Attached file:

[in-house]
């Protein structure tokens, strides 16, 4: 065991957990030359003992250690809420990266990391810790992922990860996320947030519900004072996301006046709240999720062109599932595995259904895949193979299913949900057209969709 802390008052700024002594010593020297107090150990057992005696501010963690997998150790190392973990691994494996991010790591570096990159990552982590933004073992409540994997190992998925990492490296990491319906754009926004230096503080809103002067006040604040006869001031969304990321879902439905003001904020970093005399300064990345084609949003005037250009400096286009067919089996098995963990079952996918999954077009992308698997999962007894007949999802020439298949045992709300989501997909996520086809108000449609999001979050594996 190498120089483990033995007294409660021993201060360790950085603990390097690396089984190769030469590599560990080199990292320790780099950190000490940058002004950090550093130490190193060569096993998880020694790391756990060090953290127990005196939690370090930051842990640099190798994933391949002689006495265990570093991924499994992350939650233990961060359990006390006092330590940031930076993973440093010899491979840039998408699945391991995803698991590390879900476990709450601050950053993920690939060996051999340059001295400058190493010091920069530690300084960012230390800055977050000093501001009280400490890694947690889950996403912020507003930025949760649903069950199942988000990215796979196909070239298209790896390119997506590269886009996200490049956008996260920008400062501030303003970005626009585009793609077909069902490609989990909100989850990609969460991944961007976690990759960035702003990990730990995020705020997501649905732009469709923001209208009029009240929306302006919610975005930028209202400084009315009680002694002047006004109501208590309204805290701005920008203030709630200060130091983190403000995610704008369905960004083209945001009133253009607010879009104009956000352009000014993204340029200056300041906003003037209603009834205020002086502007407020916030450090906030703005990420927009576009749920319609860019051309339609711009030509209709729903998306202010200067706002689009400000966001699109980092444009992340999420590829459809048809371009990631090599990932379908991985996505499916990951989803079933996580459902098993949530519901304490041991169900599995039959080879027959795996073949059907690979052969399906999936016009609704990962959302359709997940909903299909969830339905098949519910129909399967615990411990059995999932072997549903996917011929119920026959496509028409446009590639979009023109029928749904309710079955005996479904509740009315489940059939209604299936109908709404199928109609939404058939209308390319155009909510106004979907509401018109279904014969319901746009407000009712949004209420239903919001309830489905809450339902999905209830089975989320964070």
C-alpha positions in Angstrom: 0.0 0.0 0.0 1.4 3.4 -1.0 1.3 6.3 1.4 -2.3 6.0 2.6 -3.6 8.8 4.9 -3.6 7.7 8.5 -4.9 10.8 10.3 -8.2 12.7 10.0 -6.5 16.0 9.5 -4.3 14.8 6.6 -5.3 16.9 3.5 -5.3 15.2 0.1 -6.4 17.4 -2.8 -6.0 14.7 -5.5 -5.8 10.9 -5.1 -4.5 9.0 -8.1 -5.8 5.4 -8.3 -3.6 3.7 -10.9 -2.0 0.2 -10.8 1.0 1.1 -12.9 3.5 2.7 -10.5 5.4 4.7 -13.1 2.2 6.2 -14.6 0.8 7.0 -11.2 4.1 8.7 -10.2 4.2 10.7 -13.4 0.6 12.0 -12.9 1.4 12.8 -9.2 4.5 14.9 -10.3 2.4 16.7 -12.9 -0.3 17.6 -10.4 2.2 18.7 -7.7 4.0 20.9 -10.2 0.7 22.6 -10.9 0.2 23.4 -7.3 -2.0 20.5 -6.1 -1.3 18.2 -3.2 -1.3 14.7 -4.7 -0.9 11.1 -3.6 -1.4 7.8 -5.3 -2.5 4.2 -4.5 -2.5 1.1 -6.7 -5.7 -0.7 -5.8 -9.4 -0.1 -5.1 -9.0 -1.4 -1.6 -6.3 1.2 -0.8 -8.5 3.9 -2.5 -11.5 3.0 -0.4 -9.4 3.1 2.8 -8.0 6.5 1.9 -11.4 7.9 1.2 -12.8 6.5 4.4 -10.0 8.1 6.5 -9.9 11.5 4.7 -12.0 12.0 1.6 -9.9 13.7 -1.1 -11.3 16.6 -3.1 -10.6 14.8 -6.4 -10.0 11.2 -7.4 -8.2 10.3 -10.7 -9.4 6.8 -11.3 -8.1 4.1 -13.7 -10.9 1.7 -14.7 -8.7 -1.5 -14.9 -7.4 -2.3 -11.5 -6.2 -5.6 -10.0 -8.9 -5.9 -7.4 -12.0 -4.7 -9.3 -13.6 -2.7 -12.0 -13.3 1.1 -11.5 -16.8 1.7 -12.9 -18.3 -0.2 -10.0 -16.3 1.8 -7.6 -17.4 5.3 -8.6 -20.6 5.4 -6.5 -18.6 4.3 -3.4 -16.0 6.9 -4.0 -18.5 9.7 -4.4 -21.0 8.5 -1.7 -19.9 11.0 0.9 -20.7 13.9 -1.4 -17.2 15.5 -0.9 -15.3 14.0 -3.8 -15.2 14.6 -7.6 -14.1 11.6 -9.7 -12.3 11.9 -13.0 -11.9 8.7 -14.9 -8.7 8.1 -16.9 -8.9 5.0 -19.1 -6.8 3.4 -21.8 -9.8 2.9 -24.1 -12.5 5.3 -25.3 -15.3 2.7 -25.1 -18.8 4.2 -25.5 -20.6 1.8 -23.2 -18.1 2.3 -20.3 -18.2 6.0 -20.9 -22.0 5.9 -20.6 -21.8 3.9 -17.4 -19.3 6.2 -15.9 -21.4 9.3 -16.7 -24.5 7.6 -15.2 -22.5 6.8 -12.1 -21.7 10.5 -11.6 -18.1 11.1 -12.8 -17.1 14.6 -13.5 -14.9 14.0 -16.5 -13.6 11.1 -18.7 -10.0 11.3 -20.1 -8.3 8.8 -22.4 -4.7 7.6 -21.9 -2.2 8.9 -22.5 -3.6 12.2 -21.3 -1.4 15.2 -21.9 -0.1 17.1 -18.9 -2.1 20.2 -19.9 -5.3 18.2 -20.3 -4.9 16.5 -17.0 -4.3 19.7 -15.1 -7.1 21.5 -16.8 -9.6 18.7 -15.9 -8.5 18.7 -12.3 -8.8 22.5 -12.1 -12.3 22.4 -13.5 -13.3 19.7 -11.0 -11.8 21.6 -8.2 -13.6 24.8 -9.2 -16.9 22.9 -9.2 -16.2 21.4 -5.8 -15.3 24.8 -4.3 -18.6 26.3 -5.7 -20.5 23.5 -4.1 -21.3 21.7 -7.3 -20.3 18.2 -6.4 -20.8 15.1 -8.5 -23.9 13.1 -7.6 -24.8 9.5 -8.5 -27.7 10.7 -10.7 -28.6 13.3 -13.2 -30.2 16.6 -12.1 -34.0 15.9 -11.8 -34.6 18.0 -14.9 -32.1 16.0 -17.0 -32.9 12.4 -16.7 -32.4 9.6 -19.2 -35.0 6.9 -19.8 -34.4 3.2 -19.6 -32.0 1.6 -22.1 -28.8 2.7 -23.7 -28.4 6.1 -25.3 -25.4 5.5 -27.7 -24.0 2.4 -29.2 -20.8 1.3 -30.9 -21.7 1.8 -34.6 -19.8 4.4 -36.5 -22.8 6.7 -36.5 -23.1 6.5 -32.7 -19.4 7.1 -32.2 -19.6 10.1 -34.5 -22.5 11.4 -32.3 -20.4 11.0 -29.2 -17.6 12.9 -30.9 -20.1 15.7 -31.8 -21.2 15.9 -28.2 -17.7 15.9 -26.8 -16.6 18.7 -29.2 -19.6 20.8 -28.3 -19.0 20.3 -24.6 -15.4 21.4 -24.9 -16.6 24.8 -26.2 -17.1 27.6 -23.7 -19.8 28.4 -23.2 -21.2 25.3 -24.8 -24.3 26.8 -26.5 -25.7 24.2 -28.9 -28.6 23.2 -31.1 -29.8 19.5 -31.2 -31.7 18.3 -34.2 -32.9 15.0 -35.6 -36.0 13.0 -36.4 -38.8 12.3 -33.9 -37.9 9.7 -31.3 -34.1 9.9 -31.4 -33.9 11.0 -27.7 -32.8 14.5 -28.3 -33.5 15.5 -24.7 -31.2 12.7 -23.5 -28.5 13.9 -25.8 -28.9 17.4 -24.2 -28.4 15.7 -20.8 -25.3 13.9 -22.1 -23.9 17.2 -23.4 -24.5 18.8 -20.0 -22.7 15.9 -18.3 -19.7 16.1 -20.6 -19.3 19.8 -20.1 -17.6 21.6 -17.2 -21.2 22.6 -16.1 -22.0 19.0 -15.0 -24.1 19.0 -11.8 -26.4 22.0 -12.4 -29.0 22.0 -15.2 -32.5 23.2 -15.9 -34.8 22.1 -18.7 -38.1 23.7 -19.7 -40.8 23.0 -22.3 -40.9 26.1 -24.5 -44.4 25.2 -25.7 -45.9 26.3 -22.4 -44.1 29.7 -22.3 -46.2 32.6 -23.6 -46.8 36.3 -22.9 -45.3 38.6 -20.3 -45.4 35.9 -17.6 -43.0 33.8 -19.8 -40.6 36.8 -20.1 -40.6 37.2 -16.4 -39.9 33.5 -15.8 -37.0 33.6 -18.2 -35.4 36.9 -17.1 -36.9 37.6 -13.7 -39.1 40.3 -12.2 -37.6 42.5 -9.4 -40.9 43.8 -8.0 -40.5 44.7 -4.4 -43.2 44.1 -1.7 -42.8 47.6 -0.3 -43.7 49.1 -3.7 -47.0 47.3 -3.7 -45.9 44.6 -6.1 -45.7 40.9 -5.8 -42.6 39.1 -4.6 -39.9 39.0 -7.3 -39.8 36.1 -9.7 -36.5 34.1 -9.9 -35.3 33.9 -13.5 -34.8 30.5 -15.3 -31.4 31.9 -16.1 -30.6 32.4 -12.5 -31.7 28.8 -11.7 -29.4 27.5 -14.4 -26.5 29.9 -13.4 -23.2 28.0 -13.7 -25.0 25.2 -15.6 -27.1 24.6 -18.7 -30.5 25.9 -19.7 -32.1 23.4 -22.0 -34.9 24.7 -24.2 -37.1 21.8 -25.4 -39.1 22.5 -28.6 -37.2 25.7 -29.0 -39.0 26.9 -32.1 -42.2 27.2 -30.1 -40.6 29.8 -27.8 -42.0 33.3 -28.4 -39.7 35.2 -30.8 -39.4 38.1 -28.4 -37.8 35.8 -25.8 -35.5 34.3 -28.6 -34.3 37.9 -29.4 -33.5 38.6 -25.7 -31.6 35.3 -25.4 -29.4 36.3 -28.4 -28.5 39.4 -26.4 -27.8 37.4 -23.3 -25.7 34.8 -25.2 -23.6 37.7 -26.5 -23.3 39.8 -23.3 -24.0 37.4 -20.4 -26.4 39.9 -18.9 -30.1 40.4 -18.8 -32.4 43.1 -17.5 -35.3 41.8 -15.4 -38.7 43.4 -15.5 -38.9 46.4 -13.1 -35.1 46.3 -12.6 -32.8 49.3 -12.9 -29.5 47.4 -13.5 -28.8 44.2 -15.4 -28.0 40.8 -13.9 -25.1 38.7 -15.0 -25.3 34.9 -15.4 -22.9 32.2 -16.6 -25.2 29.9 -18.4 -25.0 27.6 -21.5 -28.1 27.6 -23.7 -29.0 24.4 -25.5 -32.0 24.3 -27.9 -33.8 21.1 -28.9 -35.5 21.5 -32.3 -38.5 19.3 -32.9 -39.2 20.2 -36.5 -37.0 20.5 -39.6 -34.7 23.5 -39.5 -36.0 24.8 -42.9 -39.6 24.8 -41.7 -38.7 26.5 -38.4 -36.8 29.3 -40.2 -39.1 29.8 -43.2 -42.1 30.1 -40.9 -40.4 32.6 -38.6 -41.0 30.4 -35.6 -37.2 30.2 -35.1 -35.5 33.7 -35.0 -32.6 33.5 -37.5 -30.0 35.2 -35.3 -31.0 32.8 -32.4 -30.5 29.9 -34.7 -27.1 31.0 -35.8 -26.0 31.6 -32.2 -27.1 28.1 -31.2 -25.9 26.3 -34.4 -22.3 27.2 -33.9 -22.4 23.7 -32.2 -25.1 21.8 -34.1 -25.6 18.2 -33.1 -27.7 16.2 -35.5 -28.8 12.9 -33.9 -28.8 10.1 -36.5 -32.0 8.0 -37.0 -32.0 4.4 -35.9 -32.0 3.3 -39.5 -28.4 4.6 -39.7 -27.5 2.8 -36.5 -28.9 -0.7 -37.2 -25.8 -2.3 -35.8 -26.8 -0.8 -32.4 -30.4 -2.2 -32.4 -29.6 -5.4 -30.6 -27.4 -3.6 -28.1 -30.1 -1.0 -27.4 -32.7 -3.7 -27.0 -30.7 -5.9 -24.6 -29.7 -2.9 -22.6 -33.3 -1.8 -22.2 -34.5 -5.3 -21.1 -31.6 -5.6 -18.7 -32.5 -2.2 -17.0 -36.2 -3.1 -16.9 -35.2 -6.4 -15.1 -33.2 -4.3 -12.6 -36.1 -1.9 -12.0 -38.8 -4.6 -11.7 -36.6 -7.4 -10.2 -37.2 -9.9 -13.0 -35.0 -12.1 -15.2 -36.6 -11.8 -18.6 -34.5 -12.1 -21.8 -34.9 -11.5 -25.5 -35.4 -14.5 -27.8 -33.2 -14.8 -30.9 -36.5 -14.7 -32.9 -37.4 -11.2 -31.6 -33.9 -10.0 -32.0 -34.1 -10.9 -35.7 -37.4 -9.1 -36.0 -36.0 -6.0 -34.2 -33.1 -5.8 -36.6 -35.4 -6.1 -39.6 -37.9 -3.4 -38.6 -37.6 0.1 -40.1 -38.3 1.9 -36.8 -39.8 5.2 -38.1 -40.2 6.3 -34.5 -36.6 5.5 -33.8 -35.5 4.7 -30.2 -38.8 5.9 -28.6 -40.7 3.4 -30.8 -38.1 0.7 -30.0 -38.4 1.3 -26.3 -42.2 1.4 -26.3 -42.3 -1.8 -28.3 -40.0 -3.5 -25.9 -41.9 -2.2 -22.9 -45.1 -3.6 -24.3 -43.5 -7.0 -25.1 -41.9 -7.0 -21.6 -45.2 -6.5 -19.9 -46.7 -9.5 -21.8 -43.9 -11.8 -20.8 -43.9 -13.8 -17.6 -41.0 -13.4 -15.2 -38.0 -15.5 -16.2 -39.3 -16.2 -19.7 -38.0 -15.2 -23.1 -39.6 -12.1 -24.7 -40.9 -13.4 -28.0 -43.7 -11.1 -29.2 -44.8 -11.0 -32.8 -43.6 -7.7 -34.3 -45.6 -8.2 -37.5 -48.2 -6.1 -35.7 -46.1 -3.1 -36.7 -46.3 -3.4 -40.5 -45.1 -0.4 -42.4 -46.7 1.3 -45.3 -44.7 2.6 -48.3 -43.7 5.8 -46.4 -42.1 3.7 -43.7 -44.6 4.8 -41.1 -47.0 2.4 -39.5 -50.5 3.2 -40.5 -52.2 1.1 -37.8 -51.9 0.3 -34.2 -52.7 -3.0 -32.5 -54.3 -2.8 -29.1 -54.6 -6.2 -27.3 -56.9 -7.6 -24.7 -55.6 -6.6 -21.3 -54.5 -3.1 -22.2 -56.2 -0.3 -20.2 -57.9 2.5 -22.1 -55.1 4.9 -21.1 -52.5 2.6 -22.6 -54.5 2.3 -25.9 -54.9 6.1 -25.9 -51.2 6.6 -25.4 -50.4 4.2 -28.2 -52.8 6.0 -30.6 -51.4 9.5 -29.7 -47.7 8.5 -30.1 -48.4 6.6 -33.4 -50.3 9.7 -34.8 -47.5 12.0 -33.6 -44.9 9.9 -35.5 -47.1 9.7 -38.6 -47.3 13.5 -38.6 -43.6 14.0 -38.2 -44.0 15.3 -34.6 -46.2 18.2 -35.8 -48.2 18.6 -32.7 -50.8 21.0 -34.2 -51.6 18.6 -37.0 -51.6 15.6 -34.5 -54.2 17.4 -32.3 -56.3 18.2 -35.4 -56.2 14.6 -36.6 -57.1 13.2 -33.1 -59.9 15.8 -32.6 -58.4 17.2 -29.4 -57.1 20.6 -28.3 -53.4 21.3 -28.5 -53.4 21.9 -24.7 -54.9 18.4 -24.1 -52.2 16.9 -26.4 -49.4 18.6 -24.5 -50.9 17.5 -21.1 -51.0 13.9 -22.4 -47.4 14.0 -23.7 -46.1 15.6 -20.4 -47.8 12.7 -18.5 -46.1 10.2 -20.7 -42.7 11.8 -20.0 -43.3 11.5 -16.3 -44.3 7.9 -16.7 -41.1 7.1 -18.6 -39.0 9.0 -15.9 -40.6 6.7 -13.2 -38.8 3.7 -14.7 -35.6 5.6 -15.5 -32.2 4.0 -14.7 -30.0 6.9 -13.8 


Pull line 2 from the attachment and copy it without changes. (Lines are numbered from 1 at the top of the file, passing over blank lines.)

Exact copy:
């Protein structure tokens, strides 16, 4: 065991957990030359003992250690809420990266990391810790992922990860996320947030519900004072996301006046709240999720062109599932595995259904895949193979299913949900057209969709 802390008052700024002594010593020297107090150990057992005696501010963690997998150790190392973990691994494996991010790591570096990159990552982590933004073992409540994997190992998925990492490296990491319906754009926004230096503080809103002067006040604040006869001031969304990321879902439905003001904020970093005399300064990345084609949003005037250009400096286009067919089996098995963990079952996918999954077009992308698997999962007894007949999802020439298949045992709300989501997909996520086809108000449609999001979050594996 190498120089483990033995007294409660021993201060360790950085603990390097690396089984190769030469590599560990080199990292320790780099950190000490940058002004950090550093130490190193060569096993998880020694790391756990060090953290127990005196939690370090930051842990640099190798994933391949002689006495265990570093991924499994992350939650233990961060359990006390006092330590940031930076993973440093010899491979840039998408699945391991995803698991590390879900476990709450601050950053993920690939060996051999340059001295400058190493010091920069530690300084960012230390800055977050000093501001009280400490890694947690889950996403912020507003930025949760649903069950199942988000990215796979196909070239298209790896390119997506590269886009996200490049956008996260920008400062501030303003970005626009585009793609077909069902490609989990909100989850990609969460991944961007976690990759960035702003990990730990995020705020997501649905732009469709923001209208009029009240929306302006919610975005930028209202400084009315009680002694002047006004109501208590309204805290701005920008203030709630200060130091983190403000995610704008369905960004083209945001009133253009607010879009104009956000352009000014993204340029200056300041906003003037209603009834205020002086502007407020916030450090906030703005990420927009576009749920319609860019051309339609711009030509209709729903998306202010200067706002689009400000966001699109980092444009992340999420590829459809048809371009990631090599990932379908991985996505499916990951989803079933996580459902098993949530519901304490041991169900599995039959080879027959795996073949059907690979052969399906999936016009609704990962959302359709997940909903299909969830339905098949519910129909399967615990411990059995999932072997549903996917011929119920026959496509028409446009590639979009023109029928749904309710079955005996479904509740009315489940059939209604299936109908709404199928109609939404058939209308390319155009909510106004979907509401018109279904014969319901746009407000009712949004209420239903919001309830489905809450339902999905209830089975989320964070």